As those of you who read this blog may recall, I sometimes post reminders that we "know" with more than just our minds and brains. Conflict does not just happen between brains. (See my post We think with more than just our minds: Conflict reaches clear down to our toes.)
Here's another article with that reminder from New Scientist. From "Mind over matter? How your body does your thinking":
"I THINK therefore I am," said Descartes. Perhaps he should have added: "I act, therefore I think."
Our ability to think has long been considered central to what makes us human. Now research suggests that our bodies and their relationship with the environment govern even our most
abstract thoughts. This includes thinking up random numbers or deciding whether to recount positive or negative experiences.
"Advocates of traditional accounts of cognition would be surprised," says Tobias Loetscher at the University of Melbourne in Parkville, Australia. "They generally consider human reasoning to involve abstract cognitive processes devoid of any connection to body or space."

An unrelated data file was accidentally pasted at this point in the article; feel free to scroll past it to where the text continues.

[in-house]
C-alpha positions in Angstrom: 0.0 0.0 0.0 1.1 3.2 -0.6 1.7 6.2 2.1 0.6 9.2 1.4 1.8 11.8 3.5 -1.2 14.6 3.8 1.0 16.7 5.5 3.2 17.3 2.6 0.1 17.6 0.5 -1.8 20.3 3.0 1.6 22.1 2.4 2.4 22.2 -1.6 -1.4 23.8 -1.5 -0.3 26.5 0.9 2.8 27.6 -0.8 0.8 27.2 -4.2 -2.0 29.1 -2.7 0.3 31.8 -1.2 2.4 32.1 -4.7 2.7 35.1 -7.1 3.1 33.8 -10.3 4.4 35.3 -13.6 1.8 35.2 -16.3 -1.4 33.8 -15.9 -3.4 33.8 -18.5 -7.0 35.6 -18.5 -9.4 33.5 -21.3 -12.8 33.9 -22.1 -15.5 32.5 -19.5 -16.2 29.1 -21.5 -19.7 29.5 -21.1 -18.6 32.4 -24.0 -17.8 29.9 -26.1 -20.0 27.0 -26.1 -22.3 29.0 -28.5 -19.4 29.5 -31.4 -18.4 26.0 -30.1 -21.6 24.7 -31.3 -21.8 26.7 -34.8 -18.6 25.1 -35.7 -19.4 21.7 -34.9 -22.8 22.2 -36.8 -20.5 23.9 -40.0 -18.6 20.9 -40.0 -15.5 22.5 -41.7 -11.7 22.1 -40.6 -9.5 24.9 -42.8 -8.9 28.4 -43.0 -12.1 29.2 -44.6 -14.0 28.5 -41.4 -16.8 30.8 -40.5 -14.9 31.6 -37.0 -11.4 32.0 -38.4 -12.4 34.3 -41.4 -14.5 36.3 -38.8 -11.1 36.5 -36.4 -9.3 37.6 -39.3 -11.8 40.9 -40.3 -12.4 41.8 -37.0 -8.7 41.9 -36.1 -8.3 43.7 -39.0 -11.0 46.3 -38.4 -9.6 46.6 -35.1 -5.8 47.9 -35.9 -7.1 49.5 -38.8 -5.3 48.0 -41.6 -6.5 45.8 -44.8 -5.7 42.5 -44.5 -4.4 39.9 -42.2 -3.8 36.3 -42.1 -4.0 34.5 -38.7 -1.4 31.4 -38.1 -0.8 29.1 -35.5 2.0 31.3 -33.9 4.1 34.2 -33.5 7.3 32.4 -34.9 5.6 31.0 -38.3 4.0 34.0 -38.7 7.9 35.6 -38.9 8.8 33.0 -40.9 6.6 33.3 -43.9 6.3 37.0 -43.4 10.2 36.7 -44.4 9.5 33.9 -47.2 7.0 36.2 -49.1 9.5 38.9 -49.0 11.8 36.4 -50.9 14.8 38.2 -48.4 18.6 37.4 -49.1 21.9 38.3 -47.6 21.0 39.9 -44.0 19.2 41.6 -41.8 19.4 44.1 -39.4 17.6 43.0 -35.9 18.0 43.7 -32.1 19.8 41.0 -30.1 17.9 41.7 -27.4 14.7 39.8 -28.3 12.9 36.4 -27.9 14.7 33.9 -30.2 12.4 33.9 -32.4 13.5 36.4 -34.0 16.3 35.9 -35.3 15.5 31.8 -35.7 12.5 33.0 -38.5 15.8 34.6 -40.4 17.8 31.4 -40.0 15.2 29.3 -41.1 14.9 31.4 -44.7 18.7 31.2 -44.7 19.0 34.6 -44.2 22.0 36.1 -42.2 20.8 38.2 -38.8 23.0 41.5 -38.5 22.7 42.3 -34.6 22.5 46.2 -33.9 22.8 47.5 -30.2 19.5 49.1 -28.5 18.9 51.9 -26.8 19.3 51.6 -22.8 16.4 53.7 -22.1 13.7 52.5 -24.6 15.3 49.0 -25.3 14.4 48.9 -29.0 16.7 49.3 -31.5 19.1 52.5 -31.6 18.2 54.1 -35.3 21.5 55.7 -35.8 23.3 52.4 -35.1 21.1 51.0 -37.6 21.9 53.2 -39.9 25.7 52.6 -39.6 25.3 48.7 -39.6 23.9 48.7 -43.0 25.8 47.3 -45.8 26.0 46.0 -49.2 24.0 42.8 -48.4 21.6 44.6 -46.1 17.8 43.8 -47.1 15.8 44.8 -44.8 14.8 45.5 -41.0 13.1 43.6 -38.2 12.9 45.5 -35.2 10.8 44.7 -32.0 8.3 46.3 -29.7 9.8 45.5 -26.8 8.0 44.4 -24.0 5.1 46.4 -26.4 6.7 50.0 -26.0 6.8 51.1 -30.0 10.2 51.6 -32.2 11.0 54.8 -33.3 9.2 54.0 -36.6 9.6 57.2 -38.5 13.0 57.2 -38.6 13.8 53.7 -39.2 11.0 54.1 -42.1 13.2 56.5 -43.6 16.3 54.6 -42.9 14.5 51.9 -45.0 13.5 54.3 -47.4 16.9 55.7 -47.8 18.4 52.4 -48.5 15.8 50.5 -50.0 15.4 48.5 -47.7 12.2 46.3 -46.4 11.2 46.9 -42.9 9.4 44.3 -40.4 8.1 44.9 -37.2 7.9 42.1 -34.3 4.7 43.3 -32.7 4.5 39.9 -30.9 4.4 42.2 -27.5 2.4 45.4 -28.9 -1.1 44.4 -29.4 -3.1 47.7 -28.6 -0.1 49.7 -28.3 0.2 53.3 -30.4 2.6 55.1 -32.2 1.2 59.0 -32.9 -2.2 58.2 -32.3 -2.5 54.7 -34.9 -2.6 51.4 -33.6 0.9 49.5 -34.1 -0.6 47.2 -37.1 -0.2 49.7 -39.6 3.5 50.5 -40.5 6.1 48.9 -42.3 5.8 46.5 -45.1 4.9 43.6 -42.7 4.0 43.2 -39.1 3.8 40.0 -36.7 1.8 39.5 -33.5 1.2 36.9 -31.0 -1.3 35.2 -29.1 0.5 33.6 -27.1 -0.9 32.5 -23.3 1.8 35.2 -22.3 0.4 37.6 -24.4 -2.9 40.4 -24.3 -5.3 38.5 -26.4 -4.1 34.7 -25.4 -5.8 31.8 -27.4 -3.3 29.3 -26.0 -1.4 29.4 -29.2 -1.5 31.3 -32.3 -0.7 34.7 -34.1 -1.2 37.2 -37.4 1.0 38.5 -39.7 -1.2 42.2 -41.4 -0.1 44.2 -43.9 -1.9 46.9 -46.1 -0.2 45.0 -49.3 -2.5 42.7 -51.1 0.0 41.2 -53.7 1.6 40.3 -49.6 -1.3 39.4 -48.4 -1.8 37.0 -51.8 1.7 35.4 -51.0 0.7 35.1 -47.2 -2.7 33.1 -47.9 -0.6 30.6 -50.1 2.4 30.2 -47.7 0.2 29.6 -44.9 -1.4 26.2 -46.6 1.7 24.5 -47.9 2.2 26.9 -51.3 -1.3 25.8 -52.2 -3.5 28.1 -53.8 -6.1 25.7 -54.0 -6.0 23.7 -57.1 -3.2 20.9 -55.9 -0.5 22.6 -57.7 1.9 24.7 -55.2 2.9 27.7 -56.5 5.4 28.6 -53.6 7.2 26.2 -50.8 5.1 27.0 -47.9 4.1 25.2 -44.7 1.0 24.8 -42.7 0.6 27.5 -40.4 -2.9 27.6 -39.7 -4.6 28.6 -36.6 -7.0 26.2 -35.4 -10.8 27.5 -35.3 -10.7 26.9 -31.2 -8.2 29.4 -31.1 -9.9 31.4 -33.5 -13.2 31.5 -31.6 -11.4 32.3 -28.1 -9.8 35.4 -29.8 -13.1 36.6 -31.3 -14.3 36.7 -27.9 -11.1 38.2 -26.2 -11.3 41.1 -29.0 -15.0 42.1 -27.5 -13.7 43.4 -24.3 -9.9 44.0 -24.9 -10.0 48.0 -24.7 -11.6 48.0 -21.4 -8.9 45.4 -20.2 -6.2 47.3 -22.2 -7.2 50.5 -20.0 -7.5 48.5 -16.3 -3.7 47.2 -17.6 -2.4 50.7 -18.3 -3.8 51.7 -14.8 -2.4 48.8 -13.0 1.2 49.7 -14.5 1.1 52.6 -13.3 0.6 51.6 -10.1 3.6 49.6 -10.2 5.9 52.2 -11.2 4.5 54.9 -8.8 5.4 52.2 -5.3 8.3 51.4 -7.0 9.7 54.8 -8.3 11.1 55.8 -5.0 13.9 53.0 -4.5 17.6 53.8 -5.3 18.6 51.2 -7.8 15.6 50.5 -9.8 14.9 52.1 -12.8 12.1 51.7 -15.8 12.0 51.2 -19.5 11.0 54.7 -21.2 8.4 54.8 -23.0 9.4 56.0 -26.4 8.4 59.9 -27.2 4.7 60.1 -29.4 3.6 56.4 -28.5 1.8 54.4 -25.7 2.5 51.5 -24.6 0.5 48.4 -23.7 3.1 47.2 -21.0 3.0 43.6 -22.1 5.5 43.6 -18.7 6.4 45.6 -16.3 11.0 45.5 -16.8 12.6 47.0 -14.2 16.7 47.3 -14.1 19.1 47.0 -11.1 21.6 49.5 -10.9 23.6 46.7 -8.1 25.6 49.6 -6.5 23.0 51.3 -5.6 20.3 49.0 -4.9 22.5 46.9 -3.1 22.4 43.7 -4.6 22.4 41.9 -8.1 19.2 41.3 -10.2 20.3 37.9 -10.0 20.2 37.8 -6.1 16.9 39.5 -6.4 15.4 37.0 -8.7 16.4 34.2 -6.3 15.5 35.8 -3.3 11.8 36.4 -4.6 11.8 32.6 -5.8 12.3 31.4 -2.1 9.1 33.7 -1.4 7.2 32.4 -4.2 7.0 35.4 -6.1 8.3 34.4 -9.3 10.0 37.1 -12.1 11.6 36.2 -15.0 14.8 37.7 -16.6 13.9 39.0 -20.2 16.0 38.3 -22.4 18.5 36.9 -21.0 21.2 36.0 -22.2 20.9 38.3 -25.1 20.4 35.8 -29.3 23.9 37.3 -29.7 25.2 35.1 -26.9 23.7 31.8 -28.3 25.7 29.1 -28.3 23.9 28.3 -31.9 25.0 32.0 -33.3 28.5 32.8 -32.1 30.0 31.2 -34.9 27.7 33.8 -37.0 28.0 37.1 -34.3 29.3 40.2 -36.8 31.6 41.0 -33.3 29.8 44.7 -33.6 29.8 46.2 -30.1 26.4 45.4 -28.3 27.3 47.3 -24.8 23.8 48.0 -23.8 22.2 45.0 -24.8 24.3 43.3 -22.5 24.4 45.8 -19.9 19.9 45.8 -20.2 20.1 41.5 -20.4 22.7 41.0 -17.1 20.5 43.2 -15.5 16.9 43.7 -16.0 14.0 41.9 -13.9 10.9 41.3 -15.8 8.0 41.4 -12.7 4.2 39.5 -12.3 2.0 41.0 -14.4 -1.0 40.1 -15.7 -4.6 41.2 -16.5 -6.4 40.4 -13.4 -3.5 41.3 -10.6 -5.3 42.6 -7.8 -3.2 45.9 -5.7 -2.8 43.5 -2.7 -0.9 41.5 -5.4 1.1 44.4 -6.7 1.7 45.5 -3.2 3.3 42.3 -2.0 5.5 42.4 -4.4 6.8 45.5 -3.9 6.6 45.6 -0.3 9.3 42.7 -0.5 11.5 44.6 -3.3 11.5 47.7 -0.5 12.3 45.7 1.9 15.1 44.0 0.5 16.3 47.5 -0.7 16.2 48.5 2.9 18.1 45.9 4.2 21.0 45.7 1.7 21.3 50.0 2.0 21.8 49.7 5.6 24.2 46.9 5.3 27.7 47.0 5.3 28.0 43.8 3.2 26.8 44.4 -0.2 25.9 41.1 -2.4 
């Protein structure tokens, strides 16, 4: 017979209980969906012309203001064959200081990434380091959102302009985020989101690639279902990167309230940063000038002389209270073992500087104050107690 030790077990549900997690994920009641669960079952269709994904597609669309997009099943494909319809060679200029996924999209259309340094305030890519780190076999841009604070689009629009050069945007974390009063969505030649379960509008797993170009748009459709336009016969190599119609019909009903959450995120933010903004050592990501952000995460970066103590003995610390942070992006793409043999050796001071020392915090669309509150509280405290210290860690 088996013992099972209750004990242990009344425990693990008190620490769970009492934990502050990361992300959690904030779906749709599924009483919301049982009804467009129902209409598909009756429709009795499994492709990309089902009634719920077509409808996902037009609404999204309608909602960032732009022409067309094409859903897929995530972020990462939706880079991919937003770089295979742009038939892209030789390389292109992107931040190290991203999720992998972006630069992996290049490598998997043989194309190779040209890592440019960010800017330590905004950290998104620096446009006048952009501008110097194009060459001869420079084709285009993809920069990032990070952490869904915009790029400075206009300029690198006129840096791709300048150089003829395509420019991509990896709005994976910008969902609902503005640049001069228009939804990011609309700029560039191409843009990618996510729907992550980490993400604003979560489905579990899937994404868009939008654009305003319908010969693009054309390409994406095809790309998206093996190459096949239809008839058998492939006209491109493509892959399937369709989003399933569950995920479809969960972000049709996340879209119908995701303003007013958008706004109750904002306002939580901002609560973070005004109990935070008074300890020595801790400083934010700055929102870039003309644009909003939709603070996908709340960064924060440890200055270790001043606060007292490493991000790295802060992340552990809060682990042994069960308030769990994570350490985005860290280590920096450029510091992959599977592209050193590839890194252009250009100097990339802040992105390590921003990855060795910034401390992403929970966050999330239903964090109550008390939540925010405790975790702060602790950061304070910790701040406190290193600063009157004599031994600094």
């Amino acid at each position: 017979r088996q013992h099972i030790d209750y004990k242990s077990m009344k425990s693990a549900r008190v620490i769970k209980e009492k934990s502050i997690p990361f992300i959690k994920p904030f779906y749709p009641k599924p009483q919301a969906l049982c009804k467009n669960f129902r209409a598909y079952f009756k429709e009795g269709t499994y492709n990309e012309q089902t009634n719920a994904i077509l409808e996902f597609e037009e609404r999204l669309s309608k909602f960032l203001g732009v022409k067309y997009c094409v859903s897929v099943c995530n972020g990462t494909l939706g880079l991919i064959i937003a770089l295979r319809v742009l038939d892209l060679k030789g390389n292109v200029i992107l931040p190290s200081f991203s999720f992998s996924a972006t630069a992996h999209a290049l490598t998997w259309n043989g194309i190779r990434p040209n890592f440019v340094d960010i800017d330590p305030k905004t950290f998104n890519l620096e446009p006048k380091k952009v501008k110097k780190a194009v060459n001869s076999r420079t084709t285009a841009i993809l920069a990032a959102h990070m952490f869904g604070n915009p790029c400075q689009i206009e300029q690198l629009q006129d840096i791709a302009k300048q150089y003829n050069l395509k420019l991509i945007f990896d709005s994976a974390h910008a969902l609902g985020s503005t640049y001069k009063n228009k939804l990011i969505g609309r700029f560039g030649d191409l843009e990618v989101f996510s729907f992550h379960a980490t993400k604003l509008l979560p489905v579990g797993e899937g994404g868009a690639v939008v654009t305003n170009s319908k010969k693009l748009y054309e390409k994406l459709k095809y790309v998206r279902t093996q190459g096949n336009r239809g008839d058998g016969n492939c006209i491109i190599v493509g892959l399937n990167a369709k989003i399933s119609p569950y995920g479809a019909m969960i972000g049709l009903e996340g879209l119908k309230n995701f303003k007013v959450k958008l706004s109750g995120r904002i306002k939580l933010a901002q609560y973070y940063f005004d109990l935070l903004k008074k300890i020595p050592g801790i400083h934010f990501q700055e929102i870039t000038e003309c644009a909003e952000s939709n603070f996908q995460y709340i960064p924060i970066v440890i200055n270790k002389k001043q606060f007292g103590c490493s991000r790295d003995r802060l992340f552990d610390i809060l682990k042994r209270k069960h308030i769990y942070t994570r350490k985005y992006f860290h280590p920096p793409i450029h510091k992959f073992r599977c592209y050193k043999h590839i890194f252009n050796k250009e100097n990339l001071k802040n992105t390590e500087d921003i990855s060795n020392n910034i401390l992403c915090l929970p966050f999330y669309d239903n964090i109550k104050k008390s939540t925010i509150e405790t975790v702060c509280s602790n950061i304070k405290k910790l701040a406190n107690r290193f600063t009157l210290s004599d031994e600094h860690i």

Until recently, the assumption has been that our bodies contribute only to our most basic interactions with the environment, namely sensory and motor processes. The new results suggest that our bodies are also exploited to produce abstract thought, and that even seemingly inconsequential activities have the power to influence our thinking.
Click to read the rest.
Note: I also post about embodied cognition at my blog idealawg. Here are some of the recent posts:
- Interview with Joshua Ackerman re embodied cognition and the influence of metaphor: Listen to what he says about how environment affects negotiations
- Is LEGO® dispute resolution the next step for conflict professionals? Is above-the-neck mediation old-fashioned?
- Embodied cognition: Your body's processing (Be careful about what you and your body hear)
- "To remember the good times, reach for the sky": Memories and movement